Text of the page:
There are tentative signs that more Americans are itching to get on the road or an airplane again. Hoping to reconnect with family or friends, or just enjoy a change of scenery, about 22% of respondents in a poll last month said they expect to travel for leisure this summer, and an additional 25% said they're considering traveling in the fall. 

But with the resurgence of vacation bookings comes trepidation. A recent survey of traveler sentiment from the luxury travel company Indagare shows that people are feeling hopeful, yet anxious. 

So what's the best way for travelers to protect themselves financially when booking a vacation, given concerns about a second wave of the virus, widespread economic uncertainty and, for some, money already lost on trips planned earlier this year? 

First off, forget about most standard travel insurance policies if the anticipated reason for canceling is coronavirus-related. They typically don't cover pandemics. Even for the most common covered reason of unforeseen illness, injury or death, each policy will have different definitions of what illness or injury is, who has to be sick to qualify and what kind of documentation is required.  

Just one out of about two dozen insurance providers listed on aggregator Squaremouth offered coverage related to alerts from the Centers for Disease Control and Prevention. That may change, with more insurers eventually offering coverage for some of the impacts of future pandemics tied to CDC warnings or alerts, according to Squaremouth's Kasara Barto. Still, it's a long way off for those booking now or in the near future.

Also, skip the travel protection that pops up when buying airline tickets. It's generally even less comprehensive than standard travel insurance policies, while also being pricier. 

That said, one type of add-on to a standard comprehensive travel insurance policy, called “cancel for any reason,” may give some travelers some peace of mind. This is especially the case for those who are planning expensive, once-in-a-lifetime trips, or who are finding they can't negotiate some degree of flexibility when booking a flight, hotel or rental home. As with any insurance, it's important to understand the fine print and exclusions.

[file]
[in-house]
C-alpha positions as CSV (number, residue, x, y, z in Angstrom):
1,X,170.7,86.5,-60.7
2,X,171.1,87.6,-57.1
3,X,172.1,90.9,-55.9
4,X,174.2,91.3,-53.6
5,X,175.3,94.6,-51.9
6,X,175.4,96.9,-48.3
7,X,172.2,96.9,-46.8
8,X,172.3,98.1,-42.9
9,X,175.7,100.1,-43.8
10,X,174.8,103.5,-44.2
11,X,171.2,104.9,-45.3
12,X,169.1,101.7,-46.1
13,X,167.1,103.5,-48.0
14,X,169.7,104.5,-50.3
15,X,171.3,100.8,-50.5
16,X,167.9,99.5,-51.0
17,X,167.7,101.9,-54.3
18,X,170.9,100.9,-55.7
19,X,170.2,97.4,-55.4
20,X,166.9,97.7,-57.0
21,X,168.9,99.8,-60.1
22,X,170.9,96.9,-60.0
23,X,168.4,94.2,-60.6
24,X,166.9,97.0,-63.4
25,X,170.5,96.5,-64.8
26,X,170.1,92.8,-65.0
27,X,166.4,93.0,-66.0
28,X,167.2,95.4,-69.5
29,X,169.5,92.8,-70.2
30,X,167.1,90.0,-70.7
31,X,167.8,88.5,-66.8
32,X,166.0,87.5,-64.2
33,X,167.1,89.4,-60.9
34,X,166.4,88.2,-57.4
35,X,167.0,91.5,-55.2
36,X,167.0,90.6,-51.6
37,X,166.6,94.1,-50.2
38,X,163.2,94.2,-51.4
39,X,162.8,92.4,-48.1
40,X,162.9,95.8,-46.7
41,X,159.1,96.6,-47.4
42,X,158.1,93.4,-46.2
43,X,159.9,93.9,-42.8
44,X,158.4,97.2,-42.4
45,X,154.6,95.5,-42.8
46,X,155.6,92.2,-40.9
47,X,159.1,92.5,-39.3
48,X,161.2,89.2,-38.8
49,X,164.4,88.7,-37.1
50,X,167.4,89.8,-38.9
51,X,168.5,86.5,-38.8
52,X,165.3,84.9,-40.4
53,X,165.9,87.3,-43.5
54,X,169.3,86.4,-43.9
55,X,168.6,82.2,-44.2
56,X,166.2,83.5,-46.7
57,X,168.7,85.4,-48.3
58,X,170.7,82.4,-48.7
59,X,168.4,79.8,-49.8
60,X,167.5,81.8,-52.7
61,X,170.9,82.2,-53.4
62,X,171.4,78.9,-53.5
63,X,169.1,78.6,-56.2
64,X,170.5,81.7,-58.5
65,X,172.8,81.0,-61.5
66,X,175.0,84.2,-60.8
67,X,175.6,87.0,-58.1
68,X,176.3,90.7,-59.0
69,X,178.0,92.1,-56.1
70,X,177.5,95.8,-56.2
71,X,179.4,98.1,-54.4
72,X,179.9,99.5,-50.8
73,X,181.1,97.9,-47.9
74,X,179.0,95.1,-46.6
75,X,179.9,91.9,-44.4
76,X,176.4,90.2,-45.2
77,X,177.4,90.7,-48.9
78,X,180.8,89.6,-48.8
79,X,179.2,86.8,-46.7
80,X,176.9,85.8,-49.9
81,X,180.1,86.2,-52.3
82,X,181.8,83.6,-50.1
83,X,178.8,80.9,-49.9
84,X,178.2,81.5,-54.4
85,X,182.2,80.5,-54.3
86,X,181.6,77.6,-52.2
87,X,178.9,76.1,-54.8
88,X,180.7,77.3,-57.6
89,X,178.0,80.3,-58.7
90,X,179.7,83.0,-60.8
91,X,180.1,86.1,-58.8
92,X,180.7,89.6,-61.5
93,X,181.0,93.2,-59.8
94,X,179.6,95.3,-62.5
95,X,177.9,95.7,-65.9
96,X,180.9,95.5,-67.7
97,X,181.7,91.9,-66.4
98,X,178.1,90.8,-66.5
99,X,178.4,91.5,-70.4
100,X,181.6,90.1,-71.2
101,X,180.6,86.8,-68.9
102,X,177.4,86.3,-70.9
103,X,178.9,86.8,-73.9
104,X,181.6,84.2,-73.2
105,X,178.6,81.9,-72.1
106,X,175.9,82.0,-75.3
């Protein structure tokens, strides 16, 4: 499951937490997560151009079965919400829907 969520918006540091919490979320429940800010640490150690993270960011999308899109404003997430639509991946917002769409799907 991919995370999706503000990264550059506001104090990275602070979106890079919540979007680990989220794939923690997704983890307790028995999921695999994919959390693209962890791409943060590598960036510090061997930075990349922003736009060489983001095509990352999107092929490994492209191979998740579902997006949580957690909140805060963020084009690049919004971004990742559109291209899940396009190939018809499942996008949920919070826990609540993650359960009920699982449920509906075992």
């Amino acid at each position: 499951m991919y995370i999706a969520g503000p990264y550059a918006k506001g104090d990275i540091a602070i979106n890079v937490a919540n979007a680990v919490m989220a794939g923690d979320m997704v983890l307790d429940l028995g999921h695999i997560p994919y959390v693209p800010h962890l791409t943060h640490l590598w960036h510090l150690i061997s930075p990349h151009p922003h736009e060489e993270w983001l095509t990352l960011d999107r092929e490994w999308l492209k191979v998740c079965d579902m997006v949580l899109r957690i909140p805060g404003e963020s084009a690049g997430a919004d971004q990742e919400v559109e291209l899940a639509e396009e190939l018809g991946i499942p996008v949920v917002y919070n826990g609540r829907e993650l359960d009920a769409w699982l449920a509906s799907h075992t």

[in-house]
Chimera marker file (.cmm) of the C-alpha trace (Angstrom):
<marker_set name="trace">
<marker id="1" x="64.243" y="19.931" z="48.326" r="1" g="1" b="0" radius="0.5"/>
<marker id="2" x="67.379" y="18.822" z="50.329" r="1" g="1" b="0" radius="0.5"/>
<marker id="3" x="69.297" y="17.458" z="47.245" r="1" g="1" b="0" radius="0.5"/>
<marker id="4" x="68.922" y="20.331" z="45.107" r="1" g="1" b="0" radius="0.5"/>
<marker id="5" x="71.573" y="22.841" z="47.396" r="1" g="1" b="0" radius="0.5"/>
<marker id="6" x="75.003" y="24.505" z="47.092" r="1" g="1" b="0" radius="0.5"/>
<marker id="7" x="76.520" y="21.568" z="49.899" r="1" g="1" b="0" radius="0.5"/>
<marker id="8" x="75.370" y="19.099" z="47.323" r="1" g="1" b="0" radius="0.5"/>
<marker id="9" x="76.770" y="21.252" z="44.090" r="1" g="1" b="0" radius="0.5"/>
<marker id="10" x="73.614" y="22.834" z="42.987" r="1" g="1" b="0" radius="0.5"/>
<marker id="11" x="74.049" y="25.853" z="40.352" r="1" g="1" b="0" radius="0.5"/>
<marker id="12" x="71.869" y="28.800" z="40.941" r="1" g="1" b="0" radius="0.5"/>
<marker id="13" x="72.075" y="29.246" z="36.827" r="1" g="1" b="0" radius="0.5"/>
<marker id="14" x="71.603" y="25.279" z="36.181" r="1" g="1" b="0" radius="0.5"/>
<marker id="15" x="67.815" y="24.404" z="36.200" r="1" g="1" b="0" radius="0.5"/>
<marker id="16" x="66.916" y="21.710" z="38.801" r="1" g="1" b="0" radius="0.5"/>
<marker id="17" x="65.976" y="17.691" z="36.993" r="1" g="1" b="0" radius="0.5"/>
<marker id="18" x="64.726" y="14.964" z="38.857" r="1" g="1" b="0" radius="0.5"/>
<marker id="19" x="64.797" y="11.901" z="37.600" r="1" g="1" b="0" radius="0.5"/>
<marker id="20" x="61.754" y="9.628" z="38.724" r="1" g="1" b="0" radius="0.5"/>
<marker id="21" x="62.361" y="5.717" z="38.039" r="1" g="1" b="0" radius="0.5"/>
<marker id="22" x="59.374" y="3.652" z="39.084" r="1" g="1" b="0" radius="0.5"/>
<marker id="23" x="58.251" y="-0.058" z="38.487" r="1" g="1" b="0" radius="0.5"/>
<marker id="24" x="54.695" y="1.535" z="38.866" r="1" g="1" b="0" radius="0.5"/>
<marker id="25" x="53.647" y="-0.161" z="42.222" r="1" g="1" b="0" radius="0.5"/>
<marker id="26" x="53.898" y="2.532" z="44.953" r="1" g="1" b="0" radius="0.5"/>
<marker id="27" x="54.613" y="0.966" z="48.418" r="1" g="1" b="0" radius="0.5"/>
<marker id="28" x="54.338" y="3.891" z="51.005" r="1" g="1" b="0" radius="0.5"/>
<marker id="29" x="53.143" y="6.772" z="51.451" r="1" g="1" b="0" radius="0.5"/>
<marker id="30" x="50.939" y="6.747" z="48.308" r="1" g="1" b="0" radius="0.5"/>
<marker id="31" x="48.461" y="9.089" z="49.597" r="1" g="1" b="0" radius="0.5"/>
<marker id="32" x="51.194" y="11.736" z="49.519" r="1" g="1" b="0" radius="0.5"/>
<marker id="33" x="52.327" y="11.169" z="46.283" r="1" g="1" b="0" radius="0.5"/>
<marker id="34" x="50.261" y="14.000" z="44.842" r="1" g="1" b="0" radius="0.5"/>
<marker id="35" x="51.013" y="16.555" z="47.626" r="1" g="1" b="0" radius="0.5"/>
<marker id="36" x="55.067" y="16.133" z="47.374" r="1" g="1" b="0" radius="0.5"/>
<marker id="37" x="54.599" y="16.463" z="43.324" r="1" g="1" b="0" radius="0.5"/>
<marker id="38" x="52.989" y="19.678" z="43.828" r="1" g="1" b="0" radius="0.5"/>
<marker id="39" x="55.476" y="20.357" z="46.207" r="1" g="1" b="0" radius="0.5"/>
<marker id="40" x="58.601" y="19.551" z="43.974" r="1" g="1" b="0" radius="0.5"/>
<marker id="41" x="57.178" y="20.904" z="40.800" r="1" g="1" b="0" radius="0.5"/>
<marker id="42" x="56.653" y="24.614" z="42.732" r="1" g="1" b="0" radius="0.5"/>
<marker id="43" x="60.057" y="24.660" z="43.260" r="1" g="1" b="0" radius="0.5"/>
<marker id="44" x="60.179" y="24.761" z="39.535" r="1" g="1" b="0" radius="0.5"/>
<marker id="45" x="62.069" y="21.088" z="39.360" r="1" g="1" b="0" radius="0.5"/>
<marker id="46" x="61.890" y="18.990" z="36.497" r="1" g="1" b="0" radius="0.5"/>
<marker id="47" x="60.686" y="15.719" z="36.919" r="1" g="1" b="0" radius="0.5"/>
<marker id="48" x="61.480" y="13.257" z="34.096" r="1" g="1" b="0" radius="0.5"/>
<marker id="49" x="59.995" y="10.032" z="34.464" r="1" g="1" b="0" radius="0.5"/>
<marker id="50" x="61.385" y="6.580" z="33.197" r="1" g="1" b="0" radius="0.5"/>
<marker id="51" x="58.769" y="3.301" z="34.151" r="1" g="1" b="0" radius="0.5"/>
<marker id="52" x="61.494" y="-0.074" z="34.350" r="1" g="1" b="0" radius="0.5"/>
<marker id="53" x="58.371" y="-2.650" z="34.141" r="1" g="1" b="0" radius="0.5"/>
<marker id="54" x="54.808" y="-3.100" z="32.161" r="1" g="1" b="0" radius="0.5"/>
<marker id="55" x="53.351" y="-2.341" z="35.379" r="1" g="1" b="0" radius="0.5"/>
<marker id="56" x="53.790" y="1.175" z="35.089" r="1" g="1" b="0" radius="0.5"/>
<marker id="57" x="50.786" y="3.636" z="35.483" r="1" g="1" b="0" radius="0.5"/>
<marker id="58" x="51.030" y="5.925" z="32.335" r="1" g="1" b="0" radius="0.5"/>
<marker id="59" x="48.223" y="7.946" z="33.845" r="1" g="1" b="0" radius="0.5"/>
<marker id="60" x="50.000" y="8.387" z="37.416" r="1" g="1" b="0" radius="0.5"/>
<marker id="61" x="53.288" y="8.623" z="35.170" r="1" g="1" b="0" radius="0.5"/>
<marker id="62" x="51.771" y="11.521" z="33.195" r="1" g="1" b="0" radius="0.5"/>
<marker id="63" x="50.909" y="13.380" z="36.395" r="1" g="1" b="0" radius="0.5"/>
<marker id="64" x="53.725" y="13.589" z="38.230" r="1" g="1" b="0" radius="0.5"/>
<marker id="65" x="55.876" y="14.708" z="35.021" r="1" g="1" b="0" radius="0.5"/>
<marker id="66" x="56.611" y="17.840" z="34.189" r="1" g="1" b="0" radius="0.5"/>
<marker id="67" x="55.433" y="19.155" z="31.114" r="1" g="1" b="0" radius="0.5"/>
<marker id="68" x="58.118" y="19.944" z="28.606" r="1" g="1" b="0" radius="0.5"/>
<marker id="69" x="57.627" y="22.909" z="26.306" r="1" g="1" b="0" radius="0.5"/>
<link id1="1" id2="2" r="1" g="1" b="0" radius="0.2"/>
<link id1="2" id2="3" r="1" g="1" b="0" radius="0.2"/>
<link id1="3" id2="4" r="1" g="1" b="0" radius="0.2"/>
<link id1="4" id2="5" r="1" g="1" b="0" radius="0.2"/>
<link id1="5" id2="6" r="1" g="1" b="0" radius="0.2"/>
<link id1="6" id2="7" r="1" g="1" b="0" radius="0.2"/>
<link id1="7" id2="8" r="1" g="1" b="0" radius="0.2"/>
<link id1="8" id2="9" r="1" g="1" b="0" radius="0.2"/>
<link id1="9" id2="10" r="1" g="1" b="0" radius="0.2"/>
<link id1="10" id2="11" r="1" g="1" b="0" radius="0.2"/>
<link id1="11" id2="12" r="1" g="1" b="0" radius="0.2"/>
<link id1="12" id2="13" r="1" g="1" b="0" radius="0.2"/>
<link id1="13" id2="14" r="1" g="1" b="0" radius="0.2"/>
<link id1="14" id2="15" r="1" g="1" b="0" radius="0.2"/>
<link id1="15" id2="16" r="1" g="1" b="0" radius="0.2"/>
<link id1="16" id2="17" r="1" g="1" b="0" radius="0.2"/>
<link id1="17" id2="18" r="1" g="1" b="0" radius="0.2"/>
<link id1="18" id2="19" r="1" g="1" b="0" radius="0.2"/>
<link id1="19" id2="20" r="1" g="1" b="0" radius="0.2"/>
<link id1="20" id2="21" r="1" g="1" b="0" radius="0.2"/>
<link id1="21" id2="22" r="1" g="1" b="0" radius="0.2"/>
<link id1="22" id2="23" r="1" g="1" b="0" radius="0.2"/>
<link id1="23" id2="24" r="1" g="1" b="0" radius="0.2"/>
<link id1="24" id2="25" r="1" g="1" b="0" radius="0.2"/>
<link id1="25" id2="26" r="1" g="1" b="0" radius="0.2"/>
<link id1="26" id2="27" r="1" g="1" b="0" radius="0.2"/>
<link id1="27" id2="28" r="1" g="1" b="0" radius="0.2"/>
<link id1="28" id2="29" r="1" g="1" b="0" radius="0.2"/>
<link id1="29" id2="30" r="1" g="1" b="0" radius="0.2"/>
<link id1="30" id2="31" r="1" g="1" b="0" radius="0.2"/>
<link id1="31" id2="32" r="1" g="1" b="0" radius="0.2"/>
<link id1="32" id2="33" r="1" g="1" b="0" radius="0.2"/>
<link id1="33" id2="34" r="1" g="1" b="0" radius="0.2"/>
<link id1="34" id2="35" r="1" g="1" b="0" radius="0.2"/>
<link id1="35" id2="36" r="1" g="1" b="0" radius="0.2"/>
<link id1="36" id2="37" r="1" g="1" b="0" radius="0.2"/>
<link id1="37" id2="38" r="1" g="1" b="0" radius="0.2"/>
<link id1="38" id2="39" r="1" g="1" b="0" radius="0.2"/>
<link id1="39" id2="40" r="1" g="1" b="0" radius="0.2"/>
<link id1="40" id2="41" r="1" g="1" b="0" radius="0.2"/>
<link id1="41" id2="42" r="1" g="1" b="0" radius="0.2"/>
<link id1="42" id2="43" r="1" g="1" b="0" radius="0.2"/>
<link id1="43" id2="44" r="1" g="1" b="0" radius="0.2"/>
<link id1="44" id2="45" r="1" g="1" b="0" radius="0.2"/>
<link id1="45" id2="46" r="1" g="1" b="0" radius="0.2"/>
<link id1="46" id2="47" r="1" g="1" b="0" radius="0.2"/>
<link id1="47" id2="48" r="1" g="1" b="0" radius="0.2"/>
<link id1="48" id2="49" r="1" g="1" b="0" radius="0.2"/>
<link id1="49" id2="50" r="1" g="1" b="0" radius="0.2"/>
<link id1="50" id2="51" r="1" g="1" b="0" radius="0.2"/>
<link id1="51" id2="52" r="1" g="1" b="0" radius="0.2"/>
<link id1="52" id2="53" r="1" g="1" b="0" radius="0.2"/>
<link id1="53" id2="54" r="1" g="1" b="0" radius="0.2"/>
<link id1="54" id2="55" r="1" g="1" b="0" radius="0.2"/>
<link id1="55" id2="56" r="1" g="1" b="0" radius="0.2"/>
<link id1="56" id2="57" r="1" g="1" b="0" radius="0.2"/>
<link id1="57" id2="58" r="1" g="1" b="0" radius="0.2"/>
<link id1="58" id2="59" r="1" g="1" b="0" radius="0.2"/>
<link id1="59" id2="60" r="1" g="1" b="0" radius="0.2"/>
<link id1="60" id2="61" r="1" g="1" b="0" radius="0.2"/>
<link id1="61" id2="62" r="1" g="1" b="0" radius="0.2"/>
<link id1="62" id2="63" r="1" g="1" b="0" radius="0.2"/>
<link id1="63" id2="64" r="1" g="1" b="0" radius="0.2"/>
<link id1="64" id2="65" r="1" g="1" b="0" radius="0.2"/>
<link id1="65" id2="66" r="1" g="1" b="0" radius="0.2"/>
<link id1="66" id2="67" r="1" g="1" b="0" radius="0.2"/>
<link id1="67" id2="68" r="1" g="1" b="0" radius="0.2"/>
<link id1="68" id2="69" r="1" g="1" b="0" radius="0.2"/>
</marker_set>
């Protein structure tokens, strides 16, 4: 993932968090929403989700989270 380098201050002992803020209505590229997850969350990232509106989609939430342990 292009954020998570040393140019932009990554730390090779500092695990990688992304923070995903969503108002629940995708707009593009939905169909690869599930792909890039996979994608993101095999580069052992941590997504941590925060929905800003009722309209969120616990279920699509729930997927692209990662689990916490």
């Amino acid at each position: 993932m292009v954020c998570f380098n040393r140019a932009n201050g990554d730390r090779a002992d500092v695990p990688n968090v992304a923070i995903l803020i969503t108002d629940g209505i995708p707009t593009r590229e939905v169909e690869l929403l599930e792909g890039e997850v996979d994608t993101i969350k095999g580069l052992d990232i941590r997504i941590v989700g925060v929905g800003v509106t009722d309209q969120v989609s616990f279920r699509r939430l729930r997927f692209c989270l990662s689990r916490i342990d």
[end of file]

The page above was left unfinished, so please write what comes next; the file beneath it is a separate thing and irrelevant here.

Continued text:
Cancel-for-any-reason insurance is expensive: People will pay 12% to 14% of the cost of the trip, compared with about 8% to 9% for a standard travel policy (with factors such as age, length and cost of the trip taken into account). And providers of cancel-for-any-reason policies will usually only cover up to about 70% of the trip cost. Travelers often have to buy the policy within a certain period of time of an initial trip payment, and cancel the trip at least 48 hours before departure. 

Also beware that cancel-for-any-reason policies have become hard to find, as many providers have stopped offering the additional coverage. Check websites such as Squaremouth and InsureMyTrip to compare and contrast the coverage. 

One other point: Cancel for any reason isn't actually for any reason, apparently. Several travel advisors said they've heard that if clients tell the insurer they're canceling because of the coronavirus, they won't be covered, but if they say it's for personal reasons, they will be.

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